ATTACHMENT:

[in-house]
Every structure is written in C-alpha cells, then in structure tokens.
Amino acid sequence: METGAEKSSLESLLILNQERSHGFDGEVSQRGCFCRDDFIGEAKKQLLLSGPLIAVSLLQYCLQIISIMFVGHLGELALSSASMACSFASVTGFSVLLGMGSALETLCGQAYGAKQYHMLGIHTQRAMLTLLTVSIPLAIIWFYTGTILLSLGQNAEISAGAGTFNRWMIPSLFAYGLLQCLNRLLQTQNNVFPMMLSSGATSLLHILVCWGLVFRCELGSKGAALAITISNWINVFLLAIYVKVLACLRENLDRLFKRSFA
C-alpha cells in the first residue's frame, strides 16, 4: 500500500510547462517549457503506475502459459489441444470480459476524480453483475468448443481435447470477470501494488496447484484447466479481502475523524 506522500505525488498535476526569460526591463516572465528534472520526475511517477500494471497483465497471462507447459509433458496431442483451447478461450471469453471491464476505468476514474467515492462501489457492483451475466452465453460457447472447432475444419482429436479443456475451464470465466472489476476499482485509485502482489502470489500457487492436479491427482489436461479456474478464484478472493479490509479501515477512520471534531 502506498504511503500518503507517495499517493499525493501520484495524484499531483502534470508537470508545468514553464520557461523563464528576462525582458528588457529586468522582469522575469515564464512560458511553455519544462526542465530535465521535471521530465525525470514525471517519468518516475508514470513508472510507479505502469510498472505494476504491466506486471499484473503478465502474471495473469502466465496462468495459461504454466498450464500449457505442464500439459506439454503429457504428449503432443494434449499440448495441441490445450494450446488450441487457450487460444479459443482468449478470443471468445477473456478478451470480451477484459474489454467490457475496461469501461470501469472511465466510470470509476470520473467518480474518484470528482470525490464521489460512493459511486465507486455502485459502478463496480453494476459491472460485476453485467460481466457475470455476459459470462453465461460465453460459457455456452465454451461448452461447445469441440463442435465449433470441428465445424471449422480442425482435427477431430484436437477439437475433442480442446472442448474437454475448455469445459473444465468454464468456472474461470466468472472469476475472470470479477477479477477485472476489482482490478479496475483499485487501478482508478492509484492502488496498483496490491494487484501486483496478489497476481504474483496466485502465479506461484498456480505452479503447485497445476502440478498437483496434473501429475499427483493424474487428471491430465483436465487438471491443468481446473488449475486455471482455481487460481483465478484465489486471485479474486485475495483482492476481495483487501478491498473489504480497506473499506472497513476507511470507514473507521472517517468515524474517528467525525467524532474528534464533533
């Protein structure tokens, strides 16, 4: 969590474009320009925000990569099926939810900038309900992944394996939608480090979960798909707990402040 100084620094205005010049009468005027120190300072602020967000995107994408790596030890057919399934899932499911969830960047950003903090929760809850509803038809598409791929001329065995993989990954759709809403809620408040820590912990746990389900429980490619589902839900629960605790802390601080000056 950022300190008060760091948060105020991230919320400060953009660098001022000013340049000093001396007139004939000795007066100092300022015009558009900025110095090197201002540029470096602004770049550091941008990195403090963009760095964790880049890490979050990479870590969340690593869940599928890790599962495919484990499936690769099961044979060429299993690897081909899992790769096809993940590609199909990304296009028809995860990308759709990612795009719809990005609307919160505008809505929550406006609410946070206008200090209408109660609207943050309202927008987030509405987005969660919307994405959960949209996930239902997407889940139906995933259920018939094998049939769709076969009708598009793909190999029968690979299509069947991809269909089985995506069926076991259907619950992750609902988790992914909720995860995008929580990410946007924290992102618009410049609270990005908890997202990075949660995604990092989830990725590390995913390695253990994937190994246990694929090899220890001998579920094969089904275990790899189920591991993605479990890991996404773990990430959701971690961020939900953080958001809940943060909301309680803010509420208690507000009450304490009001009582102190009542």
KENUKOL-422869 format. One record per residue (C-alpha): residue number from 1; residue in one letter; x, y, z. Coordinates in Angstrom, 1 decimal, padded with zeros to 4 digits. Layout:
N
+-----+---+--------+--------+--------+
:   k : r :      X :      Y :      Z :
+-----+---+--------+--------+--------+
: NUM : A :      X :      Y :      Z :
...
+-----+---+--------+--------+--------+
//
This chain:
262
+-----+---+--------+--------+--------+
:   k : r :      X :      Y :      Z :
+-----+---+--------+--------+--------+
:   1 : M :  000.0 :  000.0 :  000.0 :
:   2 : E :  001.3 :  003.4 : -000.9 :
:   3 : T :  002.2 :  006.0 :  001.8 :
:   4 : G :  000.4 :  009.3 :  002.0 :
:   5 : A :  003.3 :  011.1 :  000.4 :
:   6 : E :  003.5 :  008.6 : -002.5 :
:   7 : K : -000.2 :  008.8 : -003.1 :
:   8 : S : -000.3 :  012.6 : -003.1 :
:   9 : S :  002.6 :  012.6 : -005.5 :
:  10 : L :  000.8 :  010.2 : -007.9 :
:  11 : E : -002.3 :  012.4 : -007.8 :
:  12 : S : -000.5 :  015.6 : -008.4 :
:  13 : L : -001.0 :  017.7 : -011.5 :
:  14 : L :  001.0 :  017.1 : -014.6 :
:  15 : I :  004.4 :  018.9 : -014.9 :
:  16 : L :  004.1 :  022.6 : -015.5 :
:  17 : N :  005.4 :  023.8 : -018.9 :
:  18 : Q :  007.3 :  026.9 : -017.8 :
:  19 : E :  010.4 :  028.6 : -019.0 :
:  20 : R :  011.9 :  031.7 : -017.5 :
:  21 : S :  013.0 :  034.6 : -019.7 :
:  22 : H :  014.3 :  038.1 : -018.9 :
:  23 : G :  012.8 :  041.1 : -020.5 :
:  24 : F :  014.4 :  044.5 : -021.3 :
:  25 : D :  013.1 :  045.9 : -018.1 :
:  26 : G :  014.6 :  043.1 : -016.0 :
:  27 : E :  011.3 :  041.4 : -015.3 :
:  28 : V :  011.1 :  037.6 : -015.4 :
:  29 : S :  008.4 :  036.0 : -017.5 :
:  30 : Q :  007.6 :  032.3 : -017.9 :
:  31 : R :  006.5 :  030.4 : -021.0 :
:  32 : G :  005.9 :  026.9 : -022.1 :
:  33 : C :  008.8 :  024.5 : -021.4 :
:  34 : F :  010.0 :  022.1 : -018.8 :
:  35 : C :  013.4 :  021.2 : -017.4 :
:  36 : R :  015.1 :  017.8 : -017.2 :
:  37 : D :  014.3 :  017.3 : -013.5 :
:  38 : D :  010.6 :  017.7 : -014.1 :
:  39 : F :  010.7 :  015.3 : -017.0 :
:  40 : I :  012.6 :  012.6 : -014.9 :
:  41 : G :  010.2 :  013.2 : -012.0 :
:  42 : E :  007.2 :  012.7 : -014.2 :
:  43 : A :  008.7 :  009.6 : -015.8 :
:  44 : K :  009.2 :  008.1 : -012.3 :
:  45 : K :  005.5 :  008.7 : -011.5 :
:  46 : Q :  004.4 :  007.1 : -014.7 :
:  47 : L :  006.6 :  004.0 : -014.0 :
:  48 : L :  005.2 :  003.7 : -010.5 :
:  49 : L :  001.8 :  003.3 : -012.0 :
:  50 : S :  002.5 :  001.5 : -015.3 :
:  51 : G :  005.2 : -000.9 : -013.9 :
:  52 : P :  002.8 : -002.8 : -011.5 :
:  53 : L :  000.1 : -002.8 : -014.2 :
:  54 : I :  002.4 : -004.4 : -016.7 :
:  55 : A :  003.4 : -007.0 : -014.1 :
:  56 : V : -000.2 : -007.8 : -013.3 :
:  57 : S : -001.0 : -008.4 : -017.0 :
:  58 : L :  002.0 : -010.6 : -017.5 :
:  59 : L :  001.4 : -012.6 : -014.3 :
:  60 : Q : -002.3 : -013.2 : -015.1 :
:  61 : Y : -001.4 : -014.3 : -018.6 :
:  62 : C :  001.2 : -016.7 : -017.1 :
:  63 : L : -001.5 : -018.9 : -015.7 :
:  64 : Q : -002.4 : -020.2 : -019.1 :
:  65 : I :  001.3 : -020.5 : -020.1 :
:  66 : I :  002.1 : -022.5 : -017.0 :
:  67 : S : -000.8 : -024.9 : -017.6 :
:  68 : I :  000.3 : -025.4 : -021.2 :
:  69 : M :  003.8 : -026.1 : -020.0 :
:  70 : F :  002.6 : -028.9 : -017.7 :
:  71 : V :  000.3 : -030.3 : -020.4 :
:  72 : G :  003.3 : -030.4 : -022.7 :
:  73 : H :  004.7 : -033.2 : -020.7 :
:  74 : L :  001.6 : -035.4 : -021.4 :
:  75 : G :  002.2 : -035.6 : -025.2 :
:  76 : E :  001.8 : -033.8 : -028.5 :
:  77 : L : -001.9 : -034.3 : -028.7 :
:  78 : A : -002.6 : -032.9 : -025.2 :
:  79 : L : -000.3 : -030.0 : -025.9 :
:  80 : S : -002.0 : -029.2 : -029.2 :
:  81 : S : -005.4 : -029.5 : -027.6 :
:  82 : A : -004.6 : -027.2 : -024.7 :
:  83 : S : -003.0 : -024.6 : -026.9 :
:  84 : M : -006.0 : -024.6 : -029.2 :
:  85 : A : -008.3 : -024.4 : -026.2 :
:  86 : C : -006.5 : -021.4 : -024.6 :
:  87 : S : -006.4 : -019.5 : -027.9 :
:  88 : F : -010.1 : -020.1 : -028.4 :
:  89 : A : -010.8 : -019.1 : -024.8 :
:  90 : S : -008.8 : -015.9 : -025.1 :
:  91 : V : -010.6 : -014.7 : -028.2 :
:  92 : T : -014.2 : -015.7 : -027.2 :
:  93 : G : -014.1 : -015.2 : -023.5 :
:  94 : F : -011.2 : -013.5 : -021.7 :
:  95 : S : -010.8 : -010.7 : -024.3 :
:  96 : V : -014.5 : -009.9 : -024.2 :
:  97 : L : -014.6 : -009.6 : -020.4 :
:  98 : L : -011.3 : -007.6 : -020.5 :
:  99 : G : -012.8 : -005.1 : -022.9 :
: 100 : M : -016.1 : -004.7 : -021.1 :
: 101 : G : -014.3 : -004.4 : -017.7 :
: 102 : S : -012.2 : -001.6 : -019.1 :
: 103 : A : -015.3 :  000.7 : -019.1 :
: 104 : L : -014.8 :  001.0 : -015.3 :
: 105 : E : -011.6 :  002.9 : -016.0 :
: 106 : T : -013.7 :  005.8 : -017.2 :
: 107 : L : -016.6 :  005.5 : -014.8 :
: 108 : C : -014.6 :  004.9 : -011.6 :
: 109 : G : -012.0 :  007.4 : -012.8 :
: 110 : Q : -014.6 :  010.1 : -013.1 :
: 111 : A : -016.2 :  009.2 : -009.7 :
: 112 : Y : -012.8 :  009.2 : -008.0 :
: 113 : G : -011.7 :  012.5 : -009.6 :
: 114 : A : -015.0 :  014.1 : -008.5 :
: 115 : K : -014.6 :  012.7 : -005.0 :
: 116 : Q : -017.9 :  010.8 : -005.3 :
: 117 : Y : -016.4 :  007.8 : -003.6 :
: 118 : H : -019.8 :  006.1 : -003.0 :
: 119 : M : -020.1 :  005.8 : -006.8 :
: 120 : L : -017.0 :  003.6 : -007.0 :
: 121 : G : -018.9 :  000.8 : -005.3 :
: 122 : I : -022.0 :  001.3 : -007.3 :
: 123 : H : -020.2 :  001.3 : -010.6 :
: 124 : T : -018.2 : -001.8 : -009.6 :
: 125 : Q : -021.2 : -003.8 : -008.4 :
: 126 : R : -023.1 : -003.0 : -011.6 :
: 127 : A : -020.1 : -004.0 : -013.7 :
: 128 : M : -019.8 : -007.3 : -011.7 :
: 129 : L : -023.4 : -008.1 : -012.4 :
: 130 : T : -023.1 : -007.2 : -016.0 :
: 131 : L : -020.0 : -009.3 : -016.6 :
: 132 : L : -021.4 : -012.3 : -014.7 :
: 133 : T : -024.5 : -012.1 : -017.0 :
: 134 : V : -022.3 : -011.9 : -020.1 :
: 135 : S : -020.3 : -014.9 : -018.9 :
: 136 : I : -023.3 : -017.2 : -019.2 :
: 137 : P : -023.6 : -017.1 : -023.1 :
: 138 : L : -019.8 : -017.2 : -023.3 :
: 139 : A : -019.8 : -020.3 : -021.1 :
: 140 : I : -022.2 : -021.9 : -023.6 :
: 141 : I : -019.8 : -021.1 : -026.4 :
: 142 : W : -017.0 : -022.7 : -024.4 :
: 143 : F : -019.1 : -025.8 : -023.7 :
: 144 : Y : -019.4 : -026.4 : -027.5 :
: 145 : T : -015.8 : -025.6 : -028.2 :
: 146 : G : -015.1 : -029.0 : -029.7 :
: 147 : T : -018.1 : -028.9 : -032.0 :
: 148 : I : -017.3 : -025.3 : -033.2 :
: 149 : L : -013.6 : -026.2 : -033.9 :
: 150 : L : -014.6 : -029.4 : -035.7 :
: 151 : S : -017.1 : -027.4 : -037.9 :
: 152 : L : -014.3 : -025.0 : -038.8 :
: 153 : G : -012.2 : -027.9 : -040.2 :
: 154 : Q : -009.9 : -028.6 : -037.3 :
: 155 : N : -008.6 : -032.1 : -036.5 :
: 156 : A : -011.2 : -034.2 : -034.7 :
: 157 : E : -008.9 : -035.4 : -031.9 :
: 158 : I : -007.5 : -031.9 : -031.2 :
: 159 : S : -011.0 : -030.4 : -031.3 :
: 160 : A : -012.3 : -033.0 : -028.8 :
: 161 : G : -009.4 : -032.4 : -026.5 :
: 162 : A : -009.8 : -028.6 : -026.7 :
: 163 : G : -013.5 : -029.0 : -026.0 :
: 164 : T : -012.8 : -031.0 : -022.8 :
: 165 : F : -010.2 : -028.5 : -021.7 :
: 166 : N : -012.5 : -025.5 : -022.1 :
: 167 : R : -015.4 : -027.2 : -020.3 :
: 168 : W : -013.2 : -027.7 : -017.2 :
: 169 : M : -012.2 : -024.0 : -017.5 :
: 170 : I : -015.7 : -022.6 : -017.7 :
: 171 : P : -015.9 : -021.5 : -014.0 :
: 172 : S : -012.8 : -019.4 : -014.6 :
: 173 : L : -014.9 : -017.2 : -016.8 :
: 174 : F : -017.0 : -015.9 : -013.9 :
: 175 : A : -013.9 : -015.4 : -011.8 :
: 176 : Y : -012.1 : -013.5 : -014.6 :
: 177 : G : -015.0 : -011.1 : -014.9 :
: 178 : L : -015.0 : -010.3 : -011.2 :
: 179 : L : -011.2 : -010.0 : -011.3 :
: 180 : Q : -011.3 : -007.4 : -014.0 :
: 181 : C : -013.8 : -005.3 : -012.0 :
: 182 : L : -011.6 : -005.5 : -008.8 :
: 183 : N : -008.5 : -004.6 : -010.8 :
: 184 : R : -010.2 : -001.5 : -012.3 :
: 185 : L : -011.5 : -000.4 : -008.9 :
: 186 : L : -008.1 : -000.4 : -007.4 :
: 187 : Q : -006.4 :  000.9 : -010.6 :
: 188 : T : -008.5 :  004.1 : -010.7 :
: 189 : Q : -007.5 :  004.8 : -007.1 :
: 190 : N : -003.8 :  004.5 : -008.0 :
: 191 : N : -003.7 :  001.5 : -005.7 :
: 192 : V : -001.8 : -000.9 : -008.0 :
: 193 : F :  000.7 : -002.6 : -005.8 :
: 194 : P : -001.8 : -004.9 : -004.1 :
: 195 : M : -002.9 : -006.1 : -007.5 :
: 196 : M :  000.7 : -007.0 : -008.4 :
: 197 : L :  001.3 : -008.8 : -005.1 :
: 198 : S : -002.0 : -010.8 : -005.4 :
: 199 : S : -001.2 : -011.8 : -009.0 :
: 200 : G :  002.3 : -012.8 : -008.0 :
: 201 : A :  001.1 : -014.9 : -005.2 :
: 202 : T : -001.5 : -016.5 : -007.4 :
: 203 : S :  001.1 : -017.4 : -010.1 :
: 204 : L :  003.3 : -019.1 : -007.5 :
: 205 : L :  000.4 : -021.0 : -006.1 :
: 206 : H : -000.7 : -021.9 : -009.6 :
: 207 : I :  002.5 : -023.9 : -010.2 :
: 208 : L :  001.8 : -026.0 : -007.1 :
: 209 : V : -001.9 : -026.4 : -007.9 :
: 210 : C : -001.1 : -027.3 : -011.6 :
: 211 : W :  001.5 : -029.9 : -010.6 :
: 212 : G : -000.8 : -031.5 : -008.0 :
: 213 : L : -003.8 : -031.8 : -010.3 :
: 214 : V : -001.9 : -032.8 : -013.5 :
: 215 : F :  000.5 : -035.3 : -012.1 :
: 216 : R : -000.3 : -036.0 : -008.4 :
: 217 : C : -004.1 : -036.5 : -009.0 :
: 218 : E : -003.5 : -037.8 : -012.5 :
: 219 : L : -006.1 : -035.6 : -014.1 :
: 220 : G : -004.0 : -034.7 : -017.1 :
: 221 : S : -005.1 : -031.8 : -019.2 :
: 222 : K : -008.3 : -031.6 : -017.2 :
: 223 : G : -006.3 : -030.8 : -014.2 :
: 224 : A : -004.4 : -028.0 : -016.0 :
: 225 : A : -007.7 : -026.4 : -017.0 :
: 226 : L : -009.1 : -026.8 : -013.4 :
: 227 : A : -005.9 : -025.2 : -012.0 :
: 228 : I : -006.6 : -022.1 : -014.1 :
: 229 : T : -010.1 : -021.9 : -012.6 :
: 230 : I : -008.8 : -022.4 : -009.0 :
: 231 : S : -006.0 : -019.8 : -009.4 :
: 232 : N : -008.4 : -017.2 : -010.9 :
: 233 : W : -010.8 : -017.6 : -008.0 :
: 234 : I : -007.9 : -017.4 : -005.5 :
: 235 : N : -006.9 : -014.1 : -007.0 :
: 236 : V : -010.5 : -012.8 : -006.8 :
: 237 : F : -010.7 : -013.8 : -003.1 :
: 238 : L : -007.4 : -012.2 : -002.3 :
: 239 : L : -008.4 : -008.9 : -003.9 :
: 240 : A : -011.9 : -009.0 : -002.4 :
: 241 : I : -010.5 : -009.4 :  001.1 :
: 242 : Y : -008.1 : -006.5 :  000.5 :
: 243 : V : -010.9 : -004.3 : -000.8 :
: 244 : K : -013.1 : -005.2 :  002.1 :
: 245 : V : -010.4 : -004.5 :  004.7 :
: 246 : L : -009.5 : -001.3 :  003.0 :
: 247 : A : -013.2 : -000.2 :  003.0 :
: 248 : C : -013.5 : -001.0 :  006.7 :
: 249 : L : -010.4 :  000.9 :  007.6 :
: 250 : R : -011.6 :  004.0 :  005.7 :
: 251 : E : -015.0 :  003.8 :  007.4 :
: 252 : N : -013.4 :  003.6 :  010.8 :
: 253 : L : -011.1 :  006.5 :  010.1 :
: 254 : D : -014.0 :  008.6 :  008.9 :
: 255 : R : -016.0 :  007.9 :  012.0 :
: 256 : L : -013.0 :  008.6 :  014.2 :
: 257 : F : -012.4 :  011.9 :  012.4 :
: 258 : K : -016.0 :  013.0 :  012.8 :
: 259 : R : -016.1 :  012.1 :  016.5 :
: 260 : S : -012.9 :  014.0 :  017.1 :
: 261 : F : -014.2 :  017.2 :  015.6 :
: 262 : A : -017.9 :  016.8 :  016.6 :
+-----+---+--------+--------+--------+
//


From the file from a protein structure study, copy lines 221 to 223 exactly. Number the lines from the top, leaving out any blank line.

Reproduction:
: 202 : T : -001.5 : -016.5 : -007.4 :
: 203 : S :  001.1 : -017.4 : -010.1 :
: 204 : L :  003.3 : -019.1 : -007.5 :